Lecithin is a chemical compound primarily composed of fatty acids, glycerine, phosphoric acid and choline and which is classed as one of the phospholipids. It is an entirely natural product that occurs particularly abundantly in egg yolks, soya beans, sunflower seeds and the cells of plant seeds. Soya and sunflower lecithin contain significantly more essential fatty acids the rapeseed lecithin and are therefore more valuable from a nutritional physiology perspective.

The main job of lecithin is to stabilise cell membranes, trigger a series of metabolic processes, support the regeneration of liver cells and much more. Synthetic substitutes, which even only  approximate the same properties, have so far not been discovered.

Because lecithin combines with fats and oils just as well as with water, it is the ideal emulsifier. Immiscible substances such as oil and water become stable emulsions thanks to lecithin. This property is used for the production of chocolate and cocoa powder, spreadable margarine and non-splashing fats as well as crispy baked goods.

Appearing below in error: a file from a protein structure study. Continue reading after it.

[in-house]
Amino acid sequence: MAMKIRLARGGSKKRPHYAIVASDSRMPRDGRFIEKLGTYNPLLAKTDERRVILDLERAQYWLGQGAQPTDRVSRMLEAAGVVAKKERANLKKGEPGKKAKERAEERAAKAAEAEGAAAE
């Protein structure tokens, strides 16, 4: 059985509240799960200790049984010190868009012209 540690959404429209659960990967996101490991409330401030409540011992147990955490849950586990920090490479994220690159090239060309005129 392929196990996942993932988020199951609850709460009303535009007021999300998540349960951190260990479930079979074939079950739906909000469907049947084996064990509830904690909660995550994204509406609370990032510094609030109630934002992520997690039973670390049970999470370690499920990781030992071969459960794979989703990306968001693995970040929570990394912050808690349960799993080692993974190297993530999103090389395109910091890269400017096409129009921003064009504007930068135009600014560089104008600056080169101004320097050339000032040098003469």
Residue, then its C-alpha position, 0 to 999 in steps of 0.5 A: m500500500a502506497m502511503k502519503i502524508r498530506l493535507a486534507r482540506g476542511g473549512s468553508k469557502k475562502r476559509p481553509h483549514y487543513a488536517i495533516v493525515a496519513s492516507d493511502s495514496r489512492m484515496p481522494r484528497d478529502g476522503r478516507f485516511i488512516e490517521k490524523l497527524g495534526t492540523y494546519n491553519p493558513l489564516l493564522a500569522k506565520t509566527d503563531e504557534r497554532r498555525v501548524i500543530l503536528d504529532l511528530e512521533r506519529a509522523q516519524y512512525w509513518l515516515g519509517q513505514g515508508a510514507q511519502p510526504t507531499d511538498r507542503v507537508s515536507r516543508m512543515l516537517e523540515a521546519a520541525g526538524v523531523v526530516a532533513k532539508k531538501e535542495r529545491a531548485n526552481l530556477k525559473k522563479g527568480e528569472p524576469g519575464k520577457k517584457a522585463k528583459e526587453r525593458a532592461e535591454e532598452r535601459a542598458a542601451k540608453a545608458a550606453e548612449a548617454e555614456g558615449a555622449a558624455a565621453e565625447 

Appetising aromas also last significantly longer thanks to the addition of lecithin. Lecithin literally allows their ingredients to be enclosed inside droplets of oil. Aromas can therefore be virtually 'encapsulated' and transported. This benefits low-fat foods, as it can give them an intense flavour. The anti-oxidative properties of lecithin also prolong the shelf life of food.

The multi-functional emulsifier and dispersing agent lecithin is used not just in the food industry, however, but also in the production of cosmetic and pharmaceutical products, as well as animal feed production and technology.